Facilitate local trade in the border areas of Northeast India and Bangladesh through waterways for enhancing consumer as well as producer welfare: CUTS International and Jookto

September 24, 2020

People-centric cross-border trade in local products through participation and partnership is a key for India-Bangladesh border area development.

“Trade is not just about negotiations to under its possibilities. It is more important to make cross-border trade happen as producers and consumers on both sides of the international border between Bangladesh and India are to gain from it.”

“We need to optimise the number as well as content of rules and regulations and facilitate their implementation for thinning the border,” said Bipul Chatterjee, Executive Director, CUTS International, a global policy think- and action-tank on trade, regulations and governance.

He was speaking at a webinar held today by CUTS International under a regional programme on Trans-boundary Rivers of South Asia managed by Oxfam Novib.

According to Subimal Bhattacharjee, Director, Jookto, a grassroots organisation in the Barak Valley in Assam working on socio-cultural and economic development of local communities, “The opportunities for the Barak valley are immense as it links Bangladesh with other north eastern states.”

“The ground work done by CUTS and Jookto has identified that the problems faced by producer communities across border are more or less similar. A major constraint is infrastructural challenges.”

In his remarks, Jyotiraj Patra, Project Manager of the TROSA Programme, articulated on the need for making opportunities inclusive and people-centric by building partnerships and ensuring participation of young business leaders including women. 

The webinar brought together traders, business communities in India and Bangladesh to discuss specific issues and problems that concerns while trading across border through waterways.

Speaking on the occasion Niranjan Roy, Professor of Economics at the Assam University commented that “Inland waterways are most cost-effective means of transportation. Our common legacy of history says that there are a lot of opportunities, which should be re-explored.”

“For trade to sustain for a longer period, it is important to ensure people-to-people connect and confidence building measures on the ground.”

Procedural issues, non-recognition of standards and infrastructural constraints are major bottlenecks of trade between Bangladesh and Northeast India as mentioned by Abu Taher Md Shoeb, President, Sylhet Chamber of Commerce.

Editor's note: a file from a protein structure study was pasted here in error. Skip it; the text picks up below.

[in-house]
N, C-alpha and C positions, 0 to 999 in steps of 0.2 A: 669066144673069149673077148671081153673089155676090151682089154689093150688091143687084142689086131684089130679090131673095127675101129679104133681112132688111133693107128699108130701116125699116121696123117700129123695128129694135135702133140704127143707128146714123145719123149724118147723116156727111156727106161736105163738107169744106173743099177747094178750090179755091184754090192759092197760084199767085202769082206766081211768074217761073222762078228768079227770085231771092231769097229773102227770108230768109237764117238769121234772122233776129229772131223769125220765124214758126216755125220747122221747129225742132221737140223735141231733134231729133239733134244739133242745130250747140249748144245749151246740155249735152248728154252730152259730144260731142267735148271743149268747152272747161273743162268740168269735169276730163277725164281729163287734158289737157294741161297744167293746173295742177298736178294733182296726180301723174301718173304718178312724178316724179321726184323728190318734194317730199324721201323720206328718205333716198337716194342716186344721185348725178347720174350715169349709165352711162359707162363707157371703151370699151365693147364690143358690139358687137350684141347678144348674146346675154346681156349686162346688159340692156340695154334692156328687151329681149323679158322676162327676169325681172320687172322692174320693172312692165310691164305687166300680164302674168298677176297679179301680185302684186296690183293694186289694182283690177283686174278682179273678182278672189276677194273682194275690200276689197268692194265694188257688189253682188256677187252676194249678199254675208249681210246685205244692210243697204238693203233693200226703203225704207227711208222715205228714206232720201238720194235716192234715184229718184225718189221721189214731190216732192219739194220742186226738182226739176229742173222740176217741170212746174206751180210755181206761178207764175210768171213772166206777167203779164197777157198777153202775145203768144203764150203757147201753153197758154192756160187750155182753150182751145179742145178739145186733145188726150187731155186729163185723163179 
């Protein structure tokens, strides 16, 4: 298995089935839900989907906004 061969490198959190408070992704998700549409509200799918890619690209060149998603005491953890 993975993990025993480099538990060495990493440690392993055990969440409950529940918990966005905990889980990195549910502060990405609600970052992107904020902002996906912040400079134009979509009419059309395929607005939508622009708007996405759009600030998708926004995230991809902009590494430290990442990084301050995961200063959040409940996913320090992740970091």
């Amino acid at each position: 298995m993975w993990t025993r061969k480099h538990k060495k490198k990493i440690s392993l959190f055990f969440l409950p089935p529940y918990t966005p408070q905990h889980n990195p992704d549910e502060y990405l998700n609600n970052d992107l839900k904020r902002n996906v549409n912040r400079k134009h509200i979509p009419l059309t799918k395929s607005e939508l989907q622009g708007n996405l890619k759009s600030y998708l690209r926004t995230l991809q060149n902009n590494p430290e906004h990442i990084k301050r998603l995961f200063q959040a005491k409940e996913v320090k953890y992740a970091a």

According to Sujit Roy, General Secretary, India-Bangladesh Chambers of Commerce and Industry (Tripura Chapter) and All Tripura Merchants Association, the opening of new trade route between Sonamura in Tripura and Daudkandi in Bangladesh on a pilot basis has generated a huge excitement among the traders.”

“This needs to be converted to a regular cross-border trade happening through this route. “Unless navigational challenges are addressed, its full potentiality may not be realised,” he added.

According to Shalahuddin, Manager-Export, Premier Cement Mills Limited, Bangladesh, the business group which had recently sent the first cargo consignment from Bangladesh to Tripura, “Trade via waterways saves time and money. As a result, consumers get a better access to locally-produced low-cost products. Encouragement of such trade in local products will contribute to local areas development in the border areas of Bangladesh and India.”

Expressing his thoughts, Deborshi Bhattacharjee, President, Assam Exporters and Importers Association, Karimgunj, highlighted the importance of balanced trade. Removal of port-specific restrictions on tradable commodities, establishing quarantine facilities through testing laboratories and up-gradation of waterway channels by dredging are three major issues brought up by him.

This was echoed by M L Debnath, President, Tripura Chamber of Commerce. He insisted that India and Bangladesh should make further efforts to increase the depth of navigation by dredging specific stretches of the Gomti River and the Bhairab River, along with removing port-specific restrictions on trade and reduce their high tariffs on some Indian goods that Bangladesh imposes.

“At least locally produced items from Tripura should be allowed to be traded with Bangladesh,” he argued.

According to Arun Roy, an expert on river engineering and inland water transport, instead of looking for big vessels, one should encourage smaller boats for facilitating cross-border trade between India and Bangladesh via small stretches of waterways.

“Small boats can navigate low-depth conditions and is economical for short-haul trade. Trade can happen throughout a year.”

Concluding the programme, Bipul Chatterjee and Subimal Bhattacharjee said that CUTS and Jookto will prepare a memorandum covering the suggestions made by various chambers and submit that to relevant ministries in India including at the state level in Assam and Tripura. Through their partners, it will also be taken forward to the relevant stakeholders in Bangladesh.

For more information, please contact:

Veena Vidyadharan, +919351882002, vv@cuts.org

Sumanta Biswas, +919735621680, sbi@cuts.org